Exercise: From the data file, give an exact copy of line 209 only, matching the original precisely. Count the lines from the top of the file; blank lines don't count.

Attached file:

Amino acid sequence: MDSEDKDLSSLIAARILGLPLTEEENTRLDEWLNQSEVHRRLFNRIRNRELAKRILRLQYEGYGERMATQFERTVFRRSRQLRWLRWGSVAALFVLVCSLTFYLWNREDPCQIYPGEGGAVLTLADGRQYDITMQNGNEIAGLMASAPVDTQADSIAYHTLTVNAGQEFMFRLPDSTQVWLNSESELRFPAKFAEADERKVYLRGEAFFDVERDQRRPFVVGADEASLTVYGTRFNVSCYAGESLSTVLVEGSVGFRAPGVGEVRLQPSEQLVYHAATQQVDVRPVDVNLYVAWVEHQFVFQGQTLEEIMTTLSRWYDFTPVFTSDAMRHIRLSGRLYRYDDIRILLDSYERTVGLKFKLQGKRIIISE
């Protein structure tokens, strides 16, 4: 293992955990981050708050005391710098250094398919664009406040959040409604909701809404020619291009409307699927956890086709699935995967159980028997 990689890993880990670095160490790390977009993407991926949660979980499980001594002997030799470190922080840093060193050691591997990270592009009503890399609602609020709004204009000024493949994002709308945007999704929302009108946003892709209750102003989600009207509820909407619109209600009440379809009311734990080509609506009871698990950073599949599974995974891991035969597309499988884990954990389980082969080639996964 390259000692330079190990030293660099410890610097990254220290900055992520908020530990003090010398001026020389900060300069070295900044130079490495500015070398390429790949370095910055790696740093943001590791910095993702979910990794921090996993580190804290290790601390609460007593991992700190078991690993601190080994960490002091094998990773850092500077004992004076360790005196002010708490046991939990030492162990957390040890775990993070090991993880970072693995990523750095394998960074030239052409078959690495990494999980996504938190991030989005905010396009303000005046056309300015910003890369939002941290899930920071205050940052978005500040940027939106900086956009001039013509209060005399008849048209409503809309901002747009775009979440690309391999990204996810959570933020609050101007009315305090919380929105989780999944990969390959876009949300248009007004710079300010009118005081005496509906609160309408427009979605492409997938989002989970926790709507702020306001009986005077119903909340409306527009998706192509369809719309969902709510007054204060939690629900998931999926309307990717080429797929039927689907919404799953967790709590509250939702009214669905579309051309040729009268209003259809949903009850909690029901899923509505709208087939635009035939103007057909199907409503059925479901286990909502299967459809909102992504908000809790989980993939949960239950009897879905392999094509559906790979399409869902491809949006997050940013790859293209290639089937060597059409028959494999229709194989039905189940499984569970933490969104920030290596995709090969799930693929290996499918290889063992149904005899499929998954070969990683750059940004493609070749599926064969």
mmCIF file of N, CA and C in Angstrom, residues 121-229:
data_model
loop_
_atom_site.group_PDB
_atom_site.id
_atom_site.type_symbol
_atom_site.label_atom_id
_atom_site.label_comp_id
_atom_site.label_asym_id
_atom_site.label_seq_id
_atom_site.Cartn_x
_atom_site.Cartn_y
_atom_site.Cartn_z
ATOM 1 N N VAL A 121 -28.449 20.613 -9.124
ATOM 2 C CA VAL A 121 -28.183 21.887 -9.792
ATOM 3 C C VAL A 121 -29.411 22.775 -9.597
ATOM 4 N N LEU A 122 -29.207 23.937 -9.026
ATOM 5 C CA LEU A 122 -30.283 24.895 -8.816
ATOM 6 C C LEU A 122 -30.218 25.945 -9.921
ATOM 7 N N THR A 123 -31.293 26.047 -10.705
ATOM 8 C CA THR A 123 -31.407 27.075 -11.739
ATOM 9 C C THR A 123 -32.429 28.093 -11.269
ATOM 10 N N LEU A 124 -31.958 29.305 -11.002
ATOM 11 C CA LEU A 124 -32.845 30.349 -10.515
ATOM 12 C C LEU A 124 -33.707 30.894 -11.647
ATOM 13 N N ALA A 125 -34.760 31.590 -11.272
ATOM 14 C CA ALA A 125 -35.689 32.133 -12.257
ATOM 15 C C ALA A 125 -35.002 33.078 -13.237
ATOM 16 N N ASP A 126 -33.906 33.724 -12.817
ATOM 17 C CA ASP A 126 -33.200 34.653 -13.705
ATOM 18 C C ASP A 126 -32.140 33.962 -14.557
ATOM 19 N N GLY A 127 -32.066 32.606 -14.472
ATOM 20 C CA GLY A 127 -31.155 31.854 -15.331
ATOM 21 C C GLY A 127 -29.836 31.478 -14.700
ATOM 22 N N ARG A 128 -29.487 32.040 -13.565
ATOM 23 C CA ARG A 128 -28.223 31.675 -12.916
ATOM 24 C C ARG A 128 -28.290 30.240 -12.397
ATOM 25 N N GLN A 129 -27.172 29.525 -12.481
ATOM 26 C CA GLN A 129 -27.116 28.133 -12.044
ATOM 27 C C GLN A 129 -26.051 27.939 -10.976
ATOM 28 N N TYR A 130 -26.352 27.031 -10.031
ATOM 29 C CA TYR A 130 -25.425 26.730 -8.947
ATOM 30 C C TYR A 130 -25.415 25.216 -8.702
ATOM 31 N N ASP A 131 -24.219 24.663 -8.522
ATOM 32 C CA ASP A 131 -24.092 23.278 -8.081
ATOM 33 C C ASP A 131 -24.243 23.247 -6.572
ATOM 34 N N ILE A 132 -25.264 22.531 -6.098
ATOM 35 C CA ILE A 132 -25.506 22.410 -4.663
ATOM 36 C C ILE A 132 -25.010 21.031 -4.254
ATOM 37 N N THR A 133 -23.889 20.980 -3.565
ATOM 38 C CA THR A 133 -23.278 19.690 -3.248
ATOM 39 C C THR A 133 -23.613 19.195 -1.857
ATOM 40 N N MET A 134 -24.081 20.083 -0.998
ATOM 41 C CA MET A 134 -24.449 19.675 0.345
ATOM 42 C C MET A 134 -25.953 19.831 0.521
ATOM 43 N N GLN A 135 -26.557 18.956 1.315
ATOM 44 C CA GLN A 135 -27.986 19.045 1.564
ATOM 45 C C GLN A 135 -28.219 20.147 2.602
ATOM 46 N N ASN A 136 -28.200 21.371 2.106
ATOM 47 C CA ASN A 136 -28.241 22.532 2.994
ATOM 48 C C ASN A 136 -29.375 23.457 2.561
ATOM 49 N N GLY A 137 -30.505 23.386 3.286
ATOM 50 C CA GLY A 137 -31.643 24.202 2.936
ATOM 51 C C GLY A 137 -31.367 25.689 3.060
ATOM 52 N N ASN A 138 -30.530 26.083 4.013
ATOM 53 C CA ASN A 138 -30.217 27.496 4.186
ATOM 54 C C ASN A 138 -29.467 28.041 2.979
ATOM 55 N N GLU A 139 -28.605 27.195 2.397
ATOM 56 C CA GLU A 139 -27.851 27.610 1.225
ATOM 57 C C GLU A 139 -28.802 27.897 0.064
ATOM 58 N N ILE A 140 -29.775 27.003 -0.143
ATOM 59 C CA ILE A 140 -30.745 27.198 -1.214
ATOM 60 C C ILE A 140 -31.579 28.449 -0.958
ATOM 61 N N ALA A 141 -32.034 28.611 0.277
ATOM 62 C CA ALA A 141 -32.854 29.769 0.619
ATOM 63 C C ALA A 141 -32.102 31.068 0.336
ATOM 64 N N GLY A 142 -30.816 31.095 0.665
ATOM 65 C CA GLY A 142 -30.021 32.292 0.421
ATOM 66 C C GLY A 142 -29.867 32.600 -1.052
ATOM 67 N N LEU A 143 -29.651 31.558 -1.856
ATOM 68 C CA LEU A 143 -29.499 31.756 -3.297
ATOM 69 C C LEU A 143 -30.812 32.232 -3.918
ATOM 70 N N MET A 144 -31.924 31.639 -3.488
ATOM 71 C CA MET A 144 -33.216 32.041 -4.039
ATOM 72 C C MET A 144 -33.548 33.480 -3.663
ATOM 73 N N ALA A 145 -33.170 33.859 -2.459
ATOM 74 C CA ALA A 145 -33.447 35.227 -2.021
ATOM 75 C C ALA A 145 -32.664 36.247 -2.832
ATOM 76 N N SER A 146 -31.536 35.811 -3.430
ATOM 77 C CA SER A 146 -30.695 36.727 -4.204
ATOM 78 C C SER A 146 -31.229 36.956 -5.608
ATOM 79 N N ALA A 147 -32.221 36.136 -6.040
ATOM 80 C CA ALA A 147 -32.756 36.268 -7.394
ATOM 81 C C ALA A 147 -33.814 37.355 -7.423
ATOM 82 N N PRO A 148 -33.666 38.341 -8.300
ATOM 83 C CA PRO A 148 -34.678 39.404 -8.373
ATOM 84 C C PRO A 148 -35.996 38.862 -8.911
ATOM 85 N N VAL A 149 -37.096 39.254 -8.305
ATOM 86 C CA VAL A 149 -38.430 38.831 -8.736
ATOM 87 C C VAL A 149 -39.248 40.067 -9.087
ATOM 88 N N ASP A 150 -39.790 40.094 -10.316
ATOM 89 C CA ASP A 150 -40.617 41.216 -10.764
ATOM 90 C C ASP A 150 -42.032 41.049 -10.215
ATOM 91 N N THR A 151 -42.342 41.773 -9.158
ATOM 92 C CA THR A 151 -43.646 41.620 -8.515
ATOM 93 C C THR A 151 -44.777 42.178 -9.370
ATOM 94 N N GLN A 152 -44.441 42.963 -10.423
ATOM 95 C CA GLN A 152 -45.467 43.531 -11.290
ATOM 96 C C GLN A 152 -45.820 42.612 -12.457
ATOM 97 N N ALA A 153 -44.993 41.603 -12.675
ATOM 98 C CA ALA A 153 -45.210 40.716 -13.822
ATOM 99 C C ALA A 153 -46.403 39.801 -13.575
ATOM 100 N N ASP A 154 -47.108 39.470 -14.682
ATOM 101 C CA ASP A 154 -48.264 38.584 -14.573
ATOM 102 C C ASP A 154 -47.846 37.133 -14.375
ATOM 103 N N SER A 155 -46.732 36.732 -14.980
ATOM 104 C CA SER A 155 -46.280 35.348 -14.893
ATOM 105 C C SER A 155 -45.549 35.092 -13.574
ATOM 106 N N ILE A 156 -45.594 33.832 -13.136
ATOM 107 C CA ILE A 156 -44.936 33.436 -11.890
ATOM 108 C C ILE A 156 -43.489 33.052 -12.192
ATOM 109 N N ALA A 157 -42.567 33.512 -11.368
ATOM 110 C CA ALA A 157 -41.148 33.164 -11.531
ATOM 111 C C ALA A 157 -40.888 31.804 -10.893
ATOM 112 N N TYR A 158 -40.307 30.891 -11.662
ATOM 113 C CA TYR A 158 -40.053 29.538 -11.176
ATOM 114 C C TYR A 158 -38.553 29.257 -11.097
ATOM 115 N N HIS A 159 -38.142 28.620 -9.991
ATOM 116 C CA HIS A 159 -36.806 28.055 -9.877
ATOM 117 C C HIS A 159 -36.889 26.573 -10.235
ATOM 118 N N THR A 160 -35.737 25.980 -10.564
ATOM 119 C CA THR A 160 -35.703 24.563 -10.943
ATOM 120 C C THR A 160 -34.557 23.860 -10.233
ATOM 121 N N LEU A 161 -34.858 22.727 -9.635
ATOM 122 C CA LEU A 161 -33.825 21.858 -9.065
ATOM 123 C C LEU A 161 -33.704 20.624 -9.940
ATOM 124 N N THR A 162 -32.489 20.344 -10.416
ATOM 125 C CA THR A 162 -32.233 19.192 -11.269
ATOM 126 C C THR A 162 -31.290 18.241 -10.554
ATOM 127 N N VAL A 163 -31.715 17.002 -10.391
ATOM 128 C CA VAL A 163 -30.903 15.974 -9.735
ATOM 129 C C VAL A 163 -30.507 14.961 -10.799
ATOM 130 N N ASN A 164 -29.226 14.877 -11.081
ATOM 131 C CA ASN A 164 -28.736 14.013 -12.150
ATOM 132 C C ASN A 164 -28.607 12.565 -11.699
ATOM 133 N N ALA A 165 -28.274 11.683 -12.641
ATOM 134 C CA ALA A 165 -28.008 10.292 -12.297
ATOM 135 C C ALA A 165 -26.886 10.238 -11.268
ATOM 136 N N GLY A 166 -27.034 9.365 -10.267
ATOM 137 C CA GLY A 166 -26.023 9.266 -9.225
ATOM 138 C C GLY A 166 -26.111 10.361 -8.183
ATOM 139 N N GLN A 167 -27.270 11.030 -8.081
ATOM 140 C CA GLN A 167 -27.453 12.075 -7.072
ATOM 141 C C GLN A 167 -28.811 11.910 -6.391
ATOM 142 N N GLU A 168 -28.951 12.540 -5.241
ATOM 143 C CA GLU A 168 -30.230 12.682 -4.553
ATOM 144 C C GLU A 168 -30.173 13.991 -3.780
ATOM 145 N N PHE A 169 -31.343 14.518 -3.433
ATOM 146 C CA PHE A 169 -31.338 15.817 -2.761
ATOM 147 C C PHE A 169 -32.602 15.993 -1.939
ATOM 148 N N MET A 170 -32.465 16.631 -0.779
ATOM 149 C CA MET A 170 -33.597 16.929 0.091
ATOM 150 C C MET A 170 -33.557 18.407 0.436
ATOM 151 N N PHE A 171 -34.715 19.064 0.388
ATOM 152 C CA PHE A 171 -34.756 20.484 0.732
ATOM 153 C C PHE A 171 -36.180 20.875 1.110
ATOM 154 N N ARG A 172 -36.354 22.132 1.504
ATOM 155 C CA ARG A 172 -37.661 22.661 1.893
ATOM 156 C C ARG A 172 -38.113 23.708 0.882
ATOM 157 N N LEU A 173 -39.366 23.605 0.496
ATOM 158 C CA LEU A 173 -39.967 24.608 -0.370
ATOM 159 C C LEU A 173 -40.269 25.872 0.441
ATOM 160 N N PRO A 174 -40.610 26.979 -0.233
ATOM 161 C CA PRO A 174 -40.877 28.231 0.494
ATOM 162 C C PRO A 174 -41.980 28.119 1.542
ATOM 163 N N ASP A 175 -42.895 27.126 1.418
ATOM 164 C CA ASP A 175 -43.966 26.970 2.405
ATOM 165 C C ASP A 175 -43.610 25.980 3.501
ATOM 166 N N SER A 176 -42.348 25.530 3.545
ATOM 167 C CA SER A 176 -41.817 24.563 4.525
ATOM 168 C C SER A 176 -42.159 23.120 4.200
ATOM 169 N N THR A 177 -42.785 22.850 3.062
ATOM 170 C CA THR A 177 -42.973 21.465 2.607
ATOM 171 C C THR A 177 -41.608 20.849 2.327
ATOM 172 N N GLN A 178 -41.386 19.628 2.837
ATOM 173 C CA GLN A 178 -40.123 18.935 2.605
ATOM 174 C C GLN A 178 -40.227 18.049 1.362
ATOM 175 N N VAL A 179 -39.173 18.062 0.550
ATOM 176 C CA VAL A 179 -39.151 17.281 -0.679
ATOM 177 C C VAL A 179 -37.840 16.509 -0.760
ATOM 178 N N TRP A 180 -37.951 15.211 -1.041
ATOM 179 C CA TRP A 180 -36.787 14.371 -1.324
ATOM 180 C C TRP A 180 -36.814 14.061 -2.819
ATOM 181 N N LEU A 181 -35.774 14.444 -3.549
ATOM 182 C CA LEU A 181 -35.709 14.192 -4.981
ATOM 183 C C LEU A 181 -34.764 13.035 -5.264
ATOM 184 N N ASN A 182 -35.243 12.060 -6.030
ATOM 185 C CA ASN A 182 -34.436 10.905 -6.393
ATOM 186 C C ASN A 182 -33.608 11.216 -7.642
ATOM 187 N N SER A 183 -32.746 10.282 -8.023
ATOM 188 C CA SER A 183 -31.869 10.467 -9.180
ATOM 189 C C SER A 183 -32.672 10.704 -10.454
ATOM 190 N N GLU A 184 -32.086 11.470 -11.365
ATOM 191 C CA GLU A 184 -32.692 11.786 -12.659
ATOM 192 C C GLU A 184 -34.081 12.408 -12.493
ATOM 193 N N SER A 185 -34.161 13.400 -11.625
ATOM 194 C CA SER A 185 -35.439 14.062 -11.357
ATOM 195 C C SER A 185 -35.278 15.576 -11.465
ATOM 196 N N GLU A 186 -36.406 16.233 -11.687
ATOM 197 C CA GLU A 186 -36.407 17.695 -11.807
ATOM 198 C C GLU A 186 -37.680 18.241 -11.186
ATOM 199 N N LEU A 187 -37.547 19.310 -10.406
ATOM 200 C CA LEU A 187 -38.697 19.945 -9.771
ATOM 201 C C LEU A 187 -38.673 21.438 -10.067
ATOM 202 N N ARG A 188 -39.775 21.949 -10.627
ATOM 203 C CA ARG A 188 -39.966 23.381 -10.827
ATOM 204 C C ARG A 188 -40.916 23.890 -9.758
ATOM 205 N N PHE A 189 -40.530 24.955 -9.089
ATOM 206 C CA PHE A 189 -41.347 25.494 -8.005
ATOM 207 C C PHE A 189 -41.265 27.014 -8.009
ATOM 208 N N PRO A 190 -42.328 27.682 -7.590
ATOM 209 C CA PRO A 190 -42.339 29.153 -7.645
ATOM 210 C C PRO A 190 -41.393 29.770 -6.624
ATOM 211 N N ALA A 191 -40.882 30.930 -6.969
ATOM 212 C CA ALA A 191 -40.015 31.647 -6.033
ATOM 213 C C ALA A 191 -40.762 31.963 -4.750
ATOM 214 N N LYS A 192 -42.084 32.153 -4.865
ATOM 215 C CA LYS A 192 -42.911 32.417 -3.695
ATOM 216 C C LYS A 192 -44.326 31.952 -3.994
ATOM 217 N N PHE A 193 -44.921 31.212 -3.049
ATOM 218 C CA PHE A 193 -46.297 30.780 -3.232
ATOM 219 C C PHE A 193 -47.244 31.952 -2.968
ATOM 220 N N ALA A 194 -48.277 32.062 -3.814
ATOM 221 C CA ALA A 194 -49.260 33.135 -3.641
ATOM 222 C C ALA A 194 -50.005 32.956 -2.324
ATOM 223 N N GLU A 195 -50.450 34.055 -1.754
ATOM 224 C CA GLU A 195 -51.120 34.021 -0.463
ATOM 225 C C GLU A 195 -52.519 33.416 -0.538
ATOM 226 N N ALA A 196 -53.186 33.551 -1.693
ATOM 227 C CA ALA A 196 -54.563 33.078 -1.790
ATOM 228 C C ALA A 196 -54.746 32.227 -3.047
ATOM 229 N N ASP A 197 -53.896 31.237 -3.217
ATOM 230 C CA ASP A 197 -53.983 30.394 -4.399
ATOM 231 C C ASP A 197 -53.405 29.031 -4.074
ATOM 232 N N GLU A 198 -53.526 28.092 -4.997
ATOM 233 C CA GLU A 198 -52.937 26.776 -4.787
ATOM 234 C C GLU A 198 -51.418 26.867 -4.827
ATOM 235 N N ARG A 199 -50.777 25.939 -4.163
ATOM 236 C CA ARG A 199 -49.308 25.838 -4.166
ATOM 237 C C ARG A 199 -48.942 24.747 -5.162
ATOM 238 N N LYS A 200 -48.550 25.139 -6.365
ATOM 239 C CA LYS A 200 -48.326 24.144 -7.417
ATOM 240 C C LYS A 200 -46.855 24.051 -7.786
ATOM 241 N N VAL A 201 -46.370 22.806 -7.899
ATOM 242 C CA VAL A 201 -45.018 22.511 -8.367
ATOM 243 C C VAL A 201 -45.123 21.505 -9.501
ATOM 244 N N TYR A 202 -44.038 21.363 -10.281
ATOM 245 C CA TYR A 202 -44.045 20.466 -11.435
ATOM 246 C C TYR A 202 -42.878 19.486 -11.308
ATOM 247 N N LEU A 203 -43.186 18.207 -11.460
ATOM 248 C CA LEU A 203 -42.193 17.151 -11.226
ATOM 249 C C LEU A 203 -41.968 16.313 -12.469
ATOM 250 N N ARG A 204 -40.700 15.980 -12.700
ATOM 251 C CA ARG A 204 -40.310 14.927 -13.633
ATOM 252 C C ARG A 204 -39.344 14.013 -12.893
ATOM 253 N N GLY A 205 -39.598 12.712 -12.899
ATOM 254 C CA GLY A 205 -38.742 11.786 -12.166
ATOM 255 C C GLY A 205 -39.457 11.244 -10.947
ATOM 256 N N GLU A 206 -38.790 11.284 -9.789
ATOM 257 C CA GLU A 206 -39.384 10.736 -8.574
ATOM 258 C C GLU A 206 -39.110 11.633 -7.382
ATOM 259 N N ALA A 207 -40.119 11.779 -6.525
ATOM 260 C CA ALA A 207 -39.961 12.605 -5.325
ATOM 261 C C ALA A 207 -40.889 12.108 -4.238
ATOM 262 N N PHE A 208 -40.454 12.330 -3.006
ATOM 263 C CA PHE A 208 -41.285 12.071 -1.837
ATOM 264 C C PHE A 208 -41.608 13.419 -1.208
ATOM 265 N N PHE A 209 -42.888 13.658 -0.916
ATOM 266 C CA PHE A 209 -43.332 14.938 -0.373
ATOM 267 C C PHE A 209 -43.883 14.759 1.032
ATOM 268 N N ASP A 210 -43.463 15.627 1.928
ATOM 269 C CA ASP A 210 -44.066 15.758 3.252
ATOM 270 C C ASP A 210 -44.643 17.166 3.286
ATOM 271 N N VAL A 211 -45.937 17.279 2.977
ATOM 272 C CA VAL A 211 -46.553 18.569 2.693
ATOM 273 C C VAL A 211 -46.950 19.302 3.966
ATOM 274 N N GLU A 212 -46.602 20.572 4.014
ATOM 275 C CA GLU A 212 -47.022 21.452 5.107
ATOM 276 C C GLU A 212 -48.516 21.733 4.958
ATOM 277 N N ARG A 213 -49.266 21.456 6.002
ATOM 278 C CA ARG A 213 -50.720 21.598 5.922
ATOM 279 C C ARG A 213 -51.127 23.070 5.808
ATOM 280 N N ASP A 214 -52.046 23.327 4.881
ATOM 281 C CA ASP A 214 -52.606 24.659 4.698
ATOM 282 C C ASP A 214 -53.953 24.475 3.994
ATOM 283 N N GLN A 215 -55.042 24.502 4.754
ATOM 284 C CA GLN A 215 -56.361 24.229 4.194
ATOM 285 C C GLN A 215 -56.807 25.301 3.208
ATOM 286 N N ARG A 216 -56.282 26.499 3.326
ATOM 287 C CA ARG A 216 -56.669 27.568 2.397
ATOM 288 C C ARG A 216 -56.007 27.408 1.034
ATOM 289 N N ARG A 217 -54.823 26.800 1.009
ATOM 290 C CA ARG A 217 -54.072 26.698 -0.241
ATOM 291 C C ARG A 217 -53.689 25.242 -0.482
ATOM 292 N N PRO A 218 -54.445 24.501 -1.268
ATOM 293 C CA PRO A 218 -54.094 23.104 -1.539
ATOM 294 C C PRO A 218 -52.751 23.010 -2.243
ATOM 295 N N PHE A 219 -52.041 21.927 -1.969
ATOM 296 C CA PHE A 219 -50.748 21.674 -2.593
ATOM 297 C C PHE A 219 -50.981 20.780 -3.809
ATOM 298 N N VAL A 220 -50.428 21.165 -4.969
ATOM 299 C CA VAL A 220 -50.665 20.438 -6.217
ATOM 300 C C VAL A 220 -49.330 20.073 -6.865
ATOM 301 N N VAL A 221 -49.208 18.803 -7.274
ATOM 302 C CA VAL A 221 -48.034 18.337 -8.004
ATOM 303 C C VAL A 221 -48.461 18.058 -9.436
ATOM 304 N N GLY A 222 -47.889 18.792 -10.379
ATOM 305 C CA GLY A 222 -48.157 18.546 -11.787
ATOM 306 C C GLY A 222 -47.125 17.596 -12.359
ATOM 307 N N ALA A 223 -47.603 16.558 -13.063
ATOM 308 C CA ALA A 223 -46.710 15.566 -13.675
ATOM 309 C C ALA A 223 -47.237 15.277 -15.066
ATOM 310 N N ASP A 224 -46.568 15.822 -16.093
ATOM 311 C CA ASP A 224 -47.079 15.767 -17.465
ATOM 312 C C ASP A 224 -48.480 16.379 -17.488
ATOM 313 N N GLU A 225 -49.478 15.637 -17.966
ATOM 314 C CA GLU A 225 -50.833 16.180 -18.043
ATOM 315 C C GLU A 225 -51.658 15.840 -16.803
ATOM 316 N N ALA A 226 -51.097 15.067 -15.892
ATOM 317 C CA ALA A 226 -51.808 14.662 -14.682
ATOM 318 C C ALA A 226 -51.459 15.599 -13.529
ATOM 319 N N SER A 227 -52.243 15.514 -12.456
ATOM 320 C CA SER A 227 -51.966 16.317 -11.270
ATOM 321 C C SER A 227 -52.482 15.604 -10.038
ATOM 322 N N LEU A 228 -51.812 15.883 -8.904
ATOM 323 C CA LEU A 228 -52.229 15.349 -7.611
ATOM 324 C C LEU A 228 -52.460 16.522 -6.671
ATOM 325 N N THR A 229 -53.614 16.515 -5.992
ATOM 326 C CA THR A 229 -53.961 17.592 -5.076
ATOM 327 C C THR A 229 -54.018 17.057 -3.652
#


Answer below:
ATOM 194 C CA SER A 185 -35.439 14.062 -11.357